|Publication number||US5544212 A|
|Application number||US 08/344,896|
|Publication date||Aug 6, 1996|
|Filing date||Nov 25, 1994|
|Priority date||Oct 20, 1988|
|Also published as||DE69531589D1, DE69531589T2, EP0713678A1, EP0713678B1|
|Publication number||08344896, 344896, US 5544212 A, US 5544212A, US-A-5544212, US5544212 A, US5544212A|
|Inventors||Dominic J. Heuscher|
|Original Assignee||Picker International, Inc.|
|Export Citation||BiBTeX, EndNote, RefMan|
|Patent Citations (5), Non-Patent Citations (6), Referenced by (44), Classifications (27), Legal Events (5)|
|External Links: USPTO, USPTO Assignment, Espacenet|
This application is a continuation-in-part of U.S. application Ser. No. 08/139,318, filed Oct. 19, 1993, now U.S. Pat. No. 5,396,418, which, in turn, is a continuation-in-part of U.S. application Ser. No. 07/943,411, filed Sep. 9, 1992, now abandoned, which application is a continuation-in-part of U.S. application Ser. No. 07/567,300, filed Aug. 14, 1990, now U.S. Pat. No. 5,262,946, which is a continuation-in-part of U.S. application Ser. No. 07/260,403, filed Oct. 20, 1988, now U.S. Pat. No. 4,965,726 and U.S. application Ser. No. 07/438,687, filed Nov. 17, 1989, now U.S. Pat. No. 5,276,614.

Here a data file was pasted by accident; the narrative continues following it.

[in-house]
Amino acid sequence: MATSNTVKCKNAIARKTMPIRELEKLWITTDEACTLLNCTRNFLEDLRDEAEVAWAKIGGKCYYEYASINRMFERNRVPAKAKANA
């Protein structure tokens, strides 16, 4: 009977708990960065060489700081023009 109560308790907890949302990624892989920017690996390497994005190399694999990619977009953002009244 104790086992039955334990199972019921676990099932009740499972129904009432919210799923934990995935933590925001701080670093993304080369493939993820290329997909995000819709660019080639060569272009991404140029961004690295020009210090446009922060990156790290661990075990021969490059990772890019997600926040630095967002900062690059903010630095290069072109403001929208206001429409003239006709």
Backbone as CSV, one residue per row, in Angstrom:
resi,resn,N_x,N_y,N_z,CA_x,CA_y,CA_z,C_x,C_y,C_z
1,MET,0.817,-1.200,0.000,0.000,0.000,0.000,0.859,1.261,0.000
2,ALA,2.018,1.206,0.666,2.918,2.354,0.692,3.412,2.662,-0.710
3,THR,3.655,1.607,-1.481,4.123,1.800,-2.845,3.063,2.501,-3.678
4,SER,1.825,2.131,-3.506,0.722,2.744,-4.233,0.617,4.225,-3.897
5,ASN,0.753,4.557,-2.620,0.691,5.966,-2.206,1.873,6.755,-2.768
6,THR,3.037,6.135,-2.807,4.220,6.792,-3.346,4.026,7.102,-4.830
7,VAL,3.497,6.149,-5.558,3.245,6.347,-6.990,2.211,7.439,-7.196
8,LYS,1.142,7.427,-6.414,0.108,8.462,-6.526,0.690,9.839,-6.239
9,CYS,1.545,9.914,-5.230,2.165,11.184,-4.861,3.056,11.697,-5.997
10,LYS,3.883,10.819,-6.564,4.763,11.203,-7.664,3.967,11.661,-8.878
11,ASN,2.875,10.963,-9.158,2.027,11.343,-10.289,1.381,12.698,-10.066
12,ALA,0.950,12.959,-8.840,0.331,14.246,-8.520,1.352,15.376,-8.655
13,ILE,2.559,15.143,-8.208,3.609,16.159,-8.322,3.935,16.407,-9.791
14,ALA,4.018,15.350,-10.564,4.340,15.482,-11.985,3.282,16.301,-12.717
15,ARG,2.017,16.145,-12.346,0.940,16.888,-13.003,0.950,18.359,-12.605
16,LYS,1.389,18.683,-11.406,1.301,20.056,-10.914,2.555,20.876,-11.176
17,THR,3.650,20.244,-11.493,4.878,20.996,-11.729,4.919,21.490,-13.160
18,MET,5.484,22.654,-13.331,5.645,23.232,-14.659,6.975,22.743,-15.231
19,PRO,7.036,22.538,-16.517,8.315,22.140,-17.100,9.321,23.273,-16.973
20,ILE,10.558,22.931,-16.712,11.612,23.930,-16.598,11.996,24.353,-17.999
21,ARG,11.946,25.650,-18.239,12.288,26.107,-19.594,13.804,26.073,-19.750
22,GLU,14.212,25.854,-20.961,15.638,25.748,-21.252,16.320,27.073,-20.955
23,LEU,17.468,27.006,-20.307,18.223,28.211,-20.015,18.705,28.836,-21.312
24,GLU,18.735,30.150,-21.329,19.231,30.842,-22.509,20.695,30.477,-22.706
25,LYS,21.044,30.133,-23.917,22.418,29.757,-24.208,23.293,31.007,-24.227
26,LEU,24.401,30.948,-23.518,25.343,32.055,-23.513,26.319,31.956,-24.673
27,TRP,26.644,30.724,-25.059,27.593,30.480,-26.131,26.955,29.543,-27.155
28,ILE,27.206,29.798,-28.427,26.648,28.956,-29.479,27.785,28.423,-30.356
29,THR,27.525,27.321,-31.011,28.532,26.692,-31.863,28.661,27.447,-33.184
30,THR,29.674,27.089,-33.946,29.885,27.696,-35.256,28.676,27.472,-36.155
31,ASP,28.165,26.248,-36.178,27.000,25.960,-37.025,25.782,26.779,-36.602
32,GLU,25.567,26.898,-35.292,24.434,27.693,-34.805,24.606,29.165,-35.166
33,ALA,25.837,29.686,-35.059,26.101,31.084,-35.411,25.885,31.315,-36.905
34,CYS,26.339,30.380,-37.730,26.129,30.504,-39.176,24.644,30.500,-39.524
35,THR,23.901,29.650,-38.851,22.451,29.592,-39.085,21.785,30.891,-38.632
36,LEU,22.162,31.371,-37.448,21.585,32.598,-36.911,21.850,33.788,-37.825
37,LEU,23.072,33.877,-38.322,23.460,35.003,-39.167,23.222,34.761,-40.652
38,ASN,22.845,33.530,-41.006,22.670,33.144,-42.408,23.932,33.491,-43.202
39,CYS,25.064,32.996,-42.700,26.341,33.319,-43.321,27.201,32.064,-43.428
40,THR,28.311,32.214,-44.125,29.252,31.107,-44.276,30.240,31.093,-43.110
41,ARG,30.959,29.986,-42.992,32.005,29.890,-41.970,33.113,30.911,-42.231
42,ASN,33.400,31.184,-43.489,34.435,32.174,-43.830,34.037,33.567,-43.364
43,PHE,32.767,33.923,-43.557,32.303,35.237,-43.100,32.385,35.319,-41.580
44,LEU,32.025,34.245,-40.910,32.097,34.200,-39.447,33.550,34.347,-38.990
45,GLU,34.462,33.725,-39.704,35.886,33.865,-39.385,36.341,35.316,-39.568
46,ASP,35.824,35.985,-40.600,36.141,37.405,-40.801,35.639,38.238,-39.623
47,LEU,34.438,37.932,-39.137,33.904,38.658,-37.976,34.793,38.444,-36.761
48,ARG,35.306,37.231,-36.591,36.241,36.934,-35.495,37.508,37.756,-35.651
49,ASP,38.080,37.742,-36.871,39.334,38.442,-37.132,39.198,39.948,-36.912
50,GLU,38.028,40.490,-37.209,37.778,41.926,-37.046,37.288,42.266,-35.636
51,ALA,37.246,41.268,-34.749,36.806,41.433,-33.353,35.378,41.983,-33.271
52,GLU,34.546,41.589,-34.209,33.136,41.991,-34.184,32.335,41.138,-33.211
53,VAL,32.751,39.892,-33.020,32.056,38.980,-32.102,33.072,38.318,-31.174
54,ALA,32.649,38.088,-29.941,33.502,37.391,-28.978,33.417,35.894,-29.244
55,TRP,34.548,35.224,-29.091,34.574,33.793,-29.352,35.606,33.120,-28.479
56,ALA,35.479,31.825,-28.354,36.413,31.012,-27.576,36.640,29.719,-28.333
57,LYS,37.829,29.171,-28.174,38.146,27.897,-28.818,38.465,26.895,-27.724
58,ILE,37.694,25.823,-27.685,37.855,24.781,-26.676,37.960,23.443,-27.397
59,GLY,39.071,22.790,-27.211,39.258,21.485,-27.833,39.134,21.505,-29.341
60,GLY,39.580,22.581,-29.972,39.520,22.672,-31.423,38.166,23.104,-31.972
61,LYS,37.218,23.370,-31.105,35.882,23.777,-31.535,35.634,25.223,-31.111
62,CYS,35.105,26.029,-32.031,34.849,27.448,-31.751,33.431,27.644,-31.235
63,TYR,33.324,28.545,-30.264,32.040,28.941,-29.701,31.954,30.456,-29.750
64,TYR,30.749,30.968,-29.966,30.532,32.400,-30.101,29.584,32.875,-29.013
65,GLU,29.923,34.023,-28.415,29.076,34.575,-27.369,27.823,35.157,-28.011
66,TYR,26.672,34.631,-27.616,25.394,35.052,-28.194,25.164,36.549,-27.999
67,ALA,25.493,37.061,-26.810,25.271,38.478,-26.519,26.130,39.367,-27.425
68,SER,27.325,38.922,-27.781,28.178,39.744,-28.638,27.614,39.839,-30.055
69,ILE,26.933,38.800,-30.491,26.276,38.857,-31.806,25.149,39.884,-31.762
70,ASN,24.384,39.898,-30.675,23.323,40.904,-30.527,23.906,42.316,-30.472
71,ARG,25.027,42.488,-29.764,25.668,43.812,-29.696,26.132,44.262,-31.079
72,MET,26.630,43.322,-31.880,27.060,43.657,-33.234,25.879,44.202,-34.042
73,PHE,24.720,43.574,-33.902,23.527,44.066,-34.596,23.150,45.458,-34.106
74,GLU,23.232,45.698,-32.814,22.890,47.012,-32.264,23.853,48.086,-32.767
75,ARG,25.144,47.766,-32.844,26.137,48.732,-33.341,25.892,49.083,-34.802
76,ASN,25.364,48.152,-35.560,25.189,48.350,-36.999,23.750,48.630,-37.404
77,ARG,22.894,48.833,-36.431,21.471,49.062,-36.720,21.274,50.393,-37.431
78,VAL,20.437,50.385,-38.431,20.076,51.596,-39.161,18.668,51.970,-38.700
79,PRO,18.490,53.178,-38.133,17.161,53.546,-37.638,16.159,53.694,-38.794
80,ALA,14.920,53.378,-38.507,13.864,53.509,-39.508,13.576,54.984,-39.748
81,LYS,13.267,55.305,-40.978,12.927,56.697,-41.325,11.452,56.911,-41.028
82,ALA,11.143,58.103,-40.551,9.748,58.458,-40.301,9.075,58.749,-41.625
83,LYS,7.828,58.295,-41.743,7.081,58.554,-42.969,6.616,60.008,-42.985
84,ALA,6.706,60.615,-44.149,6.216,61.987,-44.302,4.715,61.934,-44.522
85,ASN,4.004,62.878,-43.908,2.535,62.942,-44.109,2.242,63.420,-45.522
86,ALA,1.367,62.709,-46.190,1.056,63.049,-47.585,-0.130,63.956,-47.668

The present invention relates to the art of diagnostic imaging. It finds particular application in connection with spiral volume imaging using CT scanners and will be described with particular reference thereto. It is to be appreciated that the present invention will also find application in connection with other types of volume imaging of human patients for medical diagnostic purposes or manufactured articles to detect internal structures or flaws and the like.